On the House: Owners squeezed by lien law

As Ed Crotty was leaving his Skippack house for work a few mornings ago, he was greeted by a Montgomery County deputy sheriff bearing a most unwelcome gift:

A notice of a lien on his house, filed by Masco Corp.'s subsidiary B&F Insulation, for a gas fireplace, mantel, and surround (total cost about $1,800).

"There was no way I could have avoided him," Crotty said. "He was sitting in his car waiting for me."

Crotty is just one of the residents of Biltmore Estates to have a mechanics' lien placed on a house purchased from T.H. Properties (THP), the Harleysville builder that filed for Chapter 11 on April 30.

Laura Bearoff received her B&F lien notice the same day.

"Other than they can because the law dictates, I don't understand how they can do this," Bearoff said.

In January, B&F billed THP for Crotty's fireplace, an indication of how long the builder was in trouble before the bankruptcy filing.

Yet THP took a deposit from him just two weeks before the filing, said David Hall, who was supposed to have a house in Biltmore but instead had "to scramble to find a rental house" when the builder went south. What's worse, Hall said, he still "is not able to get out of our contract" or get his deposit back.

Even though he didn't get a house, Hall said, "it still infuriates me that our laws protect businesses, and not home buyers or owners."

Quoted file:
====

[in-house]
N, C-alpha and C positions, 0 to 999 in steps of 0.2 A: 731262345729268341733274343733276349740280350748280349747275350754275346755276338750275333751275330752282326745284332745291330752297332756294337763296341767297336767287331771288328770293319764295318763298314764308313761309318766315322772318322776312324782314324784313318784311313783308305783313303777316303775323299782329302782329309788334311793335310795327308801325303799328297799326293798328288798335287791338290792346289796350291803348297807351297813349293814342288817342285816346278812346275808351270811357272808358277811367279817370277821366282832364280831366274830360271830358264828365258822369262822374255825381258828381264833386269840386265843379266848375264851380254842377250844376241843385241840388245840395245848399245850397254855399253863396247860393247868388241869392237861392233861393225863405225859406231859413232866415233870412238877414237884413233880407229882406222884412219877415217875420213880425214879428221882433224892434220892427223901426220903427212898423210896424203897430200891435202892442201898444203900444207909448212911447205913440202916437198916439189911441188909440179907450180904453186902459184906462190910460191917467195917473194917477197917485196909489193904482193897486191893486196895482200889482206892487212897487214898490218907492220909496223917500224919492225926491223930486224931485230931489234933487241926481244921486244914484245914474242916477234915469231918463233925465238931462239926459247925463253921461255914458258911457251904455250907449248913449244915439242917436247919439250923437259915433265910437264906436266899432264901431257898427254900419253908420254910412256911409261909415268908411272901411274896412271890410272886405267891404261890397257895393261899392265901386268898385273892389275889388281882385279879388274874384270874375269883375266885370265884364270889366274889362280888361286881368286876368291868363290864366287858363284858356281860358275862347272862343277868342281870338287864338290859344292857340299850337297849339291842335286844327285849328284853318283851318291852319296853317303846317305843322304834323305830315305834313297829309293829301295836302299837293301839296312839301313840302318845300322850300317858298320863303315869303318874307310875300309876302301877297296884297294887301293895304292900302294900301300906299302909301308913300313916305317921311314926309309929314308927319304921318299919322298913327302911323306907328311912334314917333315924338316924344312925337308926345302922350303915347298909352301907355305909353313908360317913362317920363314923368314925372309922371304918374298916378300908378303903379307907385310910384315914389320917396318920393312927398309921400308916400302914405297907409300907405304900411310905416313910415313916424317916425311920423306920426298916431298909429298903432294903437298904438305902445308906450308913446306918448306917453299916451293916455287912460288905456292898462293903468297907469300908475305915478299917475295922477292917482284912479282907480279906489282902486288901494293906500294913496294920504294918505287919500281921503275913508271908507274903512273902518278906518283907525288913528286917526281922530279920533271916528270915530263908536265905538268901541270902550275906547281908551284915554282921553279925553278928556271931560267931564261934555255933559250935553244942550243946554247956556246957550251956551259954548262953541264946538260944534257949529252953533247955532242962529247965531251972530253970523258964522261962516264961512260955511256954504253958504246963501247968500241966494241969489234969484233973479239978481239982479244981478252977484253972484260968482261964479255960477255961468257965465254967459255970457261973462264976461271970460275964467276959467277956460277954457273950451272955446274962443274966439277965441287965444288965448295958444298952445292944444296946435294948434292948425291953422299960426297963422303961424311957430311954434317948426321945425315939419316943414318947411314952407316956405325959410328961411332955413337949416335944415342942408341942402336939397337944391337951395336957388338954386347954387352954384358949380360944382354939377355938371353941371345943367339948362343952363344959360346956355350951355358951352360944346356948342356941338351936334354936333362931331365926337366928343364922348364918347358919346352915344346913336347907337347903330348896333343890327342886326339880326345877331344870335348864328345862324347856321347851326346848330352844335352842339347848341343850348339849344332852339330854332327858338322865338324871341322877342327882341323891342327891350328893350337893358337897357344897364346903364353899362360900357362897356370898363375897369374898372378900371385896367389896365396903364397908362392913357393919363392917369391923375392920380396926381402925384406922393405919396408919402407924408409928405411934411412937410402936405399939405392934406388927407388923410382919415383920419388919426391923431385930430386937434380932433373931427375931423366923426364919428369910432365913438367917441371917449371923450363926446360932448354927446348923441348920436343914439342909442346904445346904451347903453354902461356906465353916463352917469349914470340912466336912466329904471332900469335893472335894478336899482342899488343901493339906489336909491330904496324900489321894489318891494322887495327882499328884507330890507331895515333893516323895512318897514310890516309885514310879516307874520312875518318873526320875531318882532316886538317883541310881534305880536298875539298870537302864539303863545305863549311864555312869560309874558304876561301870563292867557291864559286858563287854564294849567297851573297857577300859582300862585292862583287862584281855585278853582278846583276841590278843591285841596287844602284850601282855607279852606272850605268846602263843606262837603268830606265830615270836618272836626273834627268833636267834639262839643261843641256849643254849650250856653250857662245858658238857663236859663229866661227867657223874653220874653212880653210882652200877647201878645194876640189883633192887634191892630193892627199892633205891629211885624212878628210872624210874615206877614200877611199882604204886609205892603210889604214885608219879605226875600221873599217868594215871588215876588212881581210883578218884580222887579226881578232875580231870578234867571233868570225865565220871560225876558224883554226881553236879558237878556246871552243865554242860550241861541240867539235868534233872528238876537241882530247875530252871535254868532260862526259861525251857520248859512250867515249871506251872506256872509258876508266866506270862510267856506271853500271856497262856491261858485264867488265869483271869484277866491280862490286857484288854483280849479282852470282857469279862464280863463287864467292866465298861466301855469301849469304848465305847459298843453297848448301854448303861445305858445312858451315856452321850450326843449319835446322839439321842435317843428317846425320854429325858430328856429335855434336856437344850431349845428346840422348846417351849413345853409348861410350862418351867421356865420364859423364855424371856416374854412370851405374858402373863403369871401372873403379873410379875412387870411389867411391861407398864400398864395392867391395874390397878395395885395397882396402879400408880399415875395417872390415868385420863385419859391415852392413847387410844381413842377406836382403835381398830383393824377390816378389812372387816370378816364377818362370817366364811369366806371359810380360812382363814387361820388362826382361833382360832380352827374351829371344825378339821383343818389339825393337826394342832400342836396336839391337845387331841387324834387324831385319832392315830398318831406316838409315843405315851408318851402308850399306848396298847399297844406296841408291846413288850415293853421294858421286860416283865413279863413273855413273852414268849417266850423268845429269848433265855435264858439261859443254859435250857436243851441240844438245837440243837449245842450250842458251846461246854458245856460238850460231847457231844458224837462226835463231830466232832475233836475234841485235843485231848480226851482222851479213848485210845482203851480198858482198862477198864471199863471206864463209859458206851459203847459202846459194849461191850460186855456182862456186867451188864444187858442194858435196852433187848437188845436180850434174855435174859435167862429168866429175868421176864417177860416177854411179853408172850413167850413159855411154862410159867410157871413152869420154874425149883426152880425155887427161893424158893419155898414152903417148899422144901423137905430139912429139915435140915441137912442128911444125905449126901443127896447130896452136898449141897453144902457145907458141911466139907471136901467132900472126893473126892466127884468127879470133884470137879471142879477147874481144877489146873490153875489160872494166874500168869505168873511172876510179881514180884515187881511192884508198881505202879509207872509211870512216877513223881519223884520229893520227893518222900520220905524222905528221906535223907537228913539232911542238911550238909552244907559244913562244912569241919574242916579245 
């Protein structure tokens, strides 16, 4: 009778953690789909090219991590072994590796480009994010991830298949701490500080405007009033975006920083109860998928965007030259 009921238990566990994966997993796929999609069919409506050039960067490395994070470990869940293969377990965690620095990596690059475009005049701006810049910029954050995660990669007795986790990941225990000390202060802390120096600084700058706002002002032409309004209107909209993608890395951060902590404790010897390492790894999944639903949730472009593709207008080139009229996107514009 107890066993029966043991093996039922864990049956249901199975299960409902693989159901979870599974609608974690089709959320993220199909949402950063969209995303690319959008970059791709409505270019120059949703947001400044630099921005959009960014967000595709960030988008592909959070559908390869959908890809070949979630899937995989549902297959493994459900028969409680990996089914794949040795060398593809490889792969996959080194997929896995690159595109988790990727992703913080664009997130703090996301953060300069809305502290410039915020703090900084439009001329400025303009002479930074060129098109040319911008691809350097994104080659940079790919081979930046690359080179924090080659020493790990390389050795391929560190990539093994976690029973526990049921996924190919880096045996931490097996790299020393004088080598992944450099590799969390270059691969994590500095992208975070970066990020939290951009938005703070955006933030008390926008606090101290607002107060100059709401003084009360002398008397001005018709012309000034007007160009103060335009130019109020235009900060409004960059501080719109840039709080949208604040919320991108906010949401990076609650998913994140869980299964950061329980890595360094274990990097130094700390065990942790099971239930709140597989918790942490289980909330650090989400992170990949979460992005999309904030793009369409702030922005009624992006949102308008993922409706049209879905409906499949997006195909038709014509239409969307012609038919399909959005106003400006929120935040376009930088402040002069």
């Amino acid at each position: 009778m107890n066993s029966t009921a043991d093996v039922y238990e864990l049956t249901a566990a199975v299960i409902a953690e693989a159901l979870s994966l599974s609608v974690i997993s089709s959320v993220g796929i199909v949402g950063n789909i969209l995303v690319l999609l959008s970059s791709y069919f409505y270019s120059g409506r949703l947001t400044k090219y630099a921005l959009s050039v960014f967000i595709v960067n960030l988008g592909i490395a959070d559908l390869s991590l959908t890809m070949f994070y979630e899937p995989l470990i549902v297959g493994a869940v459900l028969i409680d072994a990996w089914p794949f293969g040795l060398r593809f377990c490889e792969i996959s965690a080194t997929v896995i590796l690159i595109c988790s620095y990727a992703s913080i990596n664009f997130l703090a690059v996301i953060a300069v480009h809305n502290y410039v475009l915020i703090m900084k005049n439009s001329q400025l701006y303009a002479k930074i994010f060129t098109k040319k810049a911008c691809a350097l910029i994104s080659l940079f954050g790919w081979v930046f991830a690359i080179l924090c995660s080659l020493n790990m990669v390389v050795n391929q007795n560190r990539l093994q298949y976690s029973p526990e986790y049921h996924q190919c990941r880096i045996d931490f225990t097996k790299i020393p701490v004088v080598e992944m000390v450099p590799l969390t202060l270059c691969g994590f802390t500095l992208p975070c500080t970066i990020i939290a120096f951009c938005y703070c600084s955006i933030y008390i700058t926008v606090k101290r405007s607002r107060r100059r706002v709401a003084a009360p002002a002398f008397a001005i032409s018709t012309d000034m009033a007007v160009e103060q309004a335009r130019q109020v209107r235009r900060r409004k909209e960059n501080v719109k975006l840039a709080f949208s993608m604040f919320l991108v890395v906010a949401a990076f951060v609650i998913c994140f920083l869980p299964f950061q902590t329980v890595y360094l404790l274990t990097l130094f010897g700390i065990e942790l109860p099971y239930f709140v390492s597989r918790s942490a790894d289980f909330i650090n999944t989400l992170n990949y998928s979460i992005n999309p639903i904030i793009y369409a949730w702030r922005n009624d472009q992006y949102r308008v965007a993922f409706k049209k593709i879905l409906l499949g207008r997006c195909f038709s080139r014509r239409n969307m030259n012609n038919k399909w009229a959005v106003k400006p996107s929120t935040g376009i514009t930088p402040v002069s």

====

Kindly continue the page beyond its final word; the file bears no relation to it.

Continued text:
Warren Pearce, vice president of operations for B&F Insulation and Synergy Insulation, responded, "It is unfortunate that T.H. Properties put its homeowners in this predicament. We are just trying to get paid for the work we performed on these properties."

Masco's subsidiaries are not the only materials supplier or subcontractor trying to put the squeeze on buyers who purchased from THP believing, wrongly as it turns out, that paying several hundred thousand dollars gave them clear title.

The plumbing contractor also has a lien against Crotty's house. But noting that the contractor's work was not up to snuff because the pressure gauge was faulty and no water ran when you turned on the tap, he cajoled the plumber into doing repairs.

If you're going to have a $12,000 lien placed on your house by the plumber, the plumbing should work.

Things like this were bound to happen in a state where the mechanics' lien law was changed to make going after homeowners easier.

At a hearing in U.S. Bankruptcy Court in Philadelphia just 48 hours before Crotty got his notice from B&F, Chief Judge Stephen Raslavich repeatedly noted that THP has no money for mechanics' liens. Getting the judge's reminders was Joseph LaFlamme, attorney for Reading Materials, which THP owes $5 million.

Raslavich also denied THP's motion for a $3 million loan from Continental Bank to complete and sell 39 houses in six developments. That sum would have included money to repay Hall and others owed returned deposits.

The failure of THP's effort indicated to some of the lawyers present that there is no exit strategy from Chapter 11.

Without one, the situation for Crotty, Bearoff, and others will only get worse.

 


Contact Alan J. Heavens at 215-85-2472 or aheavens@phillynews.com.

Inquirer real estate writer Alan J. Heavens is the author of "Remodeling on the Money" (Kaplan Publishing). His home-improvement columns appear Fridays in Home & Design.

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